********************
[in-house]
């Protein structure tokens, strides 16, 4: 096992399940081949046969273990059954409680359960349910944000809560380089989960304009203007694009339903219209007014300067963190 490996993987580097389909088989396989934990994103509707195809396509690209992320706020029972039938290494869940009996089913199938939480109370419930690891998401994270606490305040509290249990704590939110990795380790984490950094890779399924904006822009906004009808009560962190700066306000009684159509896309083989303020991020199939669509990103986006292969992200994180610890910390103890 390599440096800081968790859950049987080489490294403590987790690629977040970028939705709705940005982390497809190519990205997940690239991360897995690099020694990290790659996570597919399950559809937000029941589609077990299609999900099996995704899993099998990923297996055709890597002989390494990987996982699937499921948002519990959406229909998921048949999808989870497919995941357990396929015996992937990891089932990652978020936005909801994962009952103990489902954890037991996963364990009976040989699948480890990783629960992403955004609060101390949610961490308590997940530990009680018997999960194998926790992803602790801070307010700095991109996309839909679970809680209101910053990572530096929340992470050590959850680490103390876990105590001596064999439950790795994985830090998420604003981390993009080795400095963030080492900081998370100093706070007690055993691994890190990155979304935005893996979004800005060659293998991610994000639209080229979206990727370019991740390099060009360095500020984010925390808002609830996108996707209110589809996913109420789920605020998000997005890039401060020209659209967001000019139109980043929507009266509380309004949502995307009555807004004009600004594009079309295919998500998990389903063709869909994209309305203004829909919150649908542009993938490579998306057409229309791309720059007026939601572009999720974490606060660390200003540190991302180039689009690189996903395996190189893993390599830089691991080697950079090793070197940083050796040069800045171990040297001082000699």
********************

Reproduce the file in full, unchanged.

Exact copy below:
[in-house]
């Protein structure tokens, strides 16, 4: 096992399940081949046969273990059954409680359960349910944000809560380089989960304009203007694009339903219209007014300067963190 490996993987580097389909088989396989934990994103509707195809396509690209992320706020029972039938290494869940009996089913199938939480109370419930690891998401994270606490305040509290249990704590939110990795380790984490950094890779399924904006822009906004009808009560962190700066306000009684159509896309083989303020991020199939669509990103986006292969992200994180610890910390103890 390599440096800081968790859950049987080489490294403590987790690629977040970028939705709705940005982390497809190519990205997940690239991360897995690099020694990290790659996570597919399950559809937000029941589609077990299609999900099996995704899993099998990923297996055709890597002989390494990987996982699937499921948002519990959406229909998921048949999808989870497919995941357990396929015996992937990891089932990652978020936005909801994962009952103990489902954890037991996963364990009976040989699948480890990783629960992403955004609060101390949610961490308590997940530990009680018997999960194998926790992803602790801070307010700095991109996309839909679970809680209101910053990572530096929340992470050590959850680490103390876990105590001596064999439950790795994985830090998420604003981390993009080795400095963030080492900081998370100093706070007690055993691994890190990155979304935005893996979004800005060659293998991610994000639209080229979206990727370019991740390099060009360095500020984010925390808002609830996108996707209110589809996913109420789920605020998000997005890039401060020209659209967001000019139109980043929507009266509380309004949502995307009555807004004009600004594009079309295919998500998990389903063709869909994209309305203004829909919150649908542009993938490579998306057409229309791309720059007026939601572009999720974490606060660390200003540190991302180039689009690189996903395996190189893993390599830089691991080697950079090793070197940083050796040069800045171990040297001082000699």